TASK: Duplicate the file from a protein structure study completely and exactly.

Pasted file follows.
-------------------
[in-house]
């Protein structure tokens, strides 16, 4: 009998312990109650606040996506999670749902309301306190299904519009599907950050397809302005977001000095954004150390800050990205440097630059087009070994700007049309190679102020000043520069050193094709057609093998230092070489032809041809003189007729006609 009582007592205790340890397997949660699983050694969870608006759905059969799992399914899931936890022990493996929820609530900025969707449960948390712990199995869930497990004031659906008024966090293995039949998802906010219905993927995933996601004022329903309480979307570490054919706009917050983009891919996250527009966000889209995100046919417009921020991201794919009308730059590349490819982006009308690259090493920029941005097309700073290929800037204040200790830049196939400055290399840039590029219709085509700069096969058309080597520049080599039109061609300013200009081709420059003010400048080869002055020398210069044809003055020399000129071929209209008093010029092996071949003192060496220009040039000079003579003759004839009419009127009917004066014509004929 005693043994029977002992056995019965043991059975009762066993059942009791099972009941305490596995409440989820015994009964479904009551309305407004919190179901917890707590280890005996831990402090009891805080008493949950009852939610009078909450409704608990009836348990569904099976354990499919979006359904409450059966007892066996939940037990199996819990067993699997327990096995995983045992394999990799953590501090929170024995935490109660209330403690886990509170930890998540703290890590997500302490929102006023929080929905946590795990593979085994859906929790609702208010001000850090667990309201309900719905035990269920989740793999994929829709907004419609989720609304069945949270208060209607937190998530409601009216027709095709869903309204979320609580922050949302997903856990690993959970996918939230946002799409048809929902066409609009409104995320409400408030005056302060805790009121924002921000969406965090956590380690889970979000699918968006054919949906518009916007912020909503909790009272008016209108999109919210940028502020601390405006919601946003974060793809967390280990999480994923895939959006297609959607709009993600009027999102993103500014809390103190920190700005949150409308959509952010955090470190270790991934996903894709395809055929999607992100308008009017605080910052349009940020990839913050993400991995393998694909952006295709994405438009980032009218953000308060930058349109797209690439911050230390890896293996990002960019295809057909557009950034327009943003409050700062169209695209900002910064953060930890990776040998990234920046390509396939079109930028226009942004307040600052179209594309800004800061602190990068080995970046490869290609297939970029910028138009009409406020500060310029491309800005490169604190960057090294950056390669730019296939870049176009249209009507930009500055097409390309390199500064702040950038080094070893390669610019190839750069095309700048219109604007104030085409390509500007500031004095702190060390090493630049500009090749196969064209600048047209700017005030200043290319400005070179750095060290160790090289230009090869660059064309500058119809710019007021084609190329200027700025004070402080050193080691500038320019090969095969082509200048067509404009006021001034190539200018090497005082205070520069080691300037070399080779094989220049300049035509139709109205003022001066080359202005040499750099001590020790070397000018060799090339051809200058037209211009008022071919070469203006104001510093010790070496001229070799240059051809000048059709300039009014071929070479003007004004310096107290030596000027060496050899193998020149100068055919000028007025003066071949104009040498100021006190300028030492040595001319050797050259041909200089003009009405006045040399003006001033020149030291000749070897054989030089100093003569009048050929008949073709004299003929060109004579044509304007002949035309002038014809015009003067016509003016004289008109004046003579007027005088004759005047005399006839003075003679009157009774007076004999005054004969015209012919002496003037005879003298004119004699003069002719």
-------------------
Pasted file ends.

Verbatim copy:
[in-house]
């Protein structure tokens, strides 16, 4: 009998312990109650606040996506999670749902309301306190299904519009599907950050397809302005977001000095954004150390800050990205440097630059087009070994700007049309190679102020000043520069050193094709057609093998230092070489032809041809003189007729006609 009582007592205790340890397997949660699983050694969870608006759905059969799992399914899931936890022990493996929820609530900025969707449960948390712990199995869930497990004031659906008024966090293995039949998802906010219905993927995933996601004022329903309480979307570490054919706009917050983009891919996250527009966000889209995100046919417009921020991201794919009308730059590349490819982006009308690259090493920029941005097309700073290929800037204040200790830049196939400055290399840039590029219709085509700069096969058309080597520049080599039109061609300013200009081709420059003010400048080869002055020398210069044809003055020399000129071929209209008093010029092996071949003192060496220009040039000079003579003759004839009419009127009917004066014509004929 005693043994029977002992056995019965043991059975009762066993059942009791099972009941305490596995409440989820015994009964479904009551309305407004919190179901917890707590280890005996831990402090009891805080008493949950009852939610009078909450409704608990009836348990569904099976354990499919979006359904409450059966007892066996939940037990199996819990067993699997327990096995995983045992394999990799953590501090929170024995935490109660209330403690886990509170930890998540703290890590997500302490929102006023929080929905946590795990593979085994859906929790609702208010001000850090667990309201309900719905035990269920989740793999994929829709907004419609989720609304069945949270208060209607937190998530409601009216027709095709869903309204979320609580922050949302997903856990690993959970996918939230946002799409048809929902066409609009409104995320409400408030005056302060805790009121924002921000969406965090956590380690889970979000699918968006054919949906518009916007912020909503909790009272008016209108999109919210940028502020601390405006919601946003974060793809967390280990999480994923895939959006297609959607709009993600009027999102993103500014809390103190920190700005949150409308959509952010955090470190270790991934996903894709395809055929999607992100308008009017605080910052349009940020990839913050993400991995393998694909952006295709994405438009980032009218953000308060930058349109797209690439911050230390890896293996990002960019295809057909557009950034327009943003409050700062169209695209900002910064953060930890990776040998990234920046390509396939079109930028226009942004307040600052179209594309800004800061602190990068080995970046490869290609297939970029910028138009009409406020500060310029491309800005490169604190960057090294950056390669730019296939870049176009249209009507930009500055097409390309390199500064702040950038080094070893390669610019190839750069095309700048219109604007104030085409390509500007500031004095702190060390090493630049500009090749196969064209600048047209700017005030200043290319400005070179750095060290160790090289230009090869660059064309500058119809710019007021084609190329200027700025004070402080050193080691500038320019090969095969082509200048067509404009006021001034190539200018090497005082205070520069080691300037070399080779094989220049300049035509139709109205003022001066080359202005040499750099001590020790070397000018060799090339051809200058037209211009008022071919070469203006104001510093010790070496001229070799240059051809000048059709300039009014071929070479003007004004310096107290030596000027060496050899193998020149100068055919000028007025003066071949104009040498100021006190300028030492040595001319050797050259041909200089003009009405006045040399003006001033020149030291000749070897054989030089100093003569009048050929008949073709004299003929060109004579044509304007002949035309002038014809015009003067016509003016004289008109004046003579007027005088004759005047005399006839003075003679009157009774007076004999005054004969015209012919002496003037005879003298004119004699003069002719």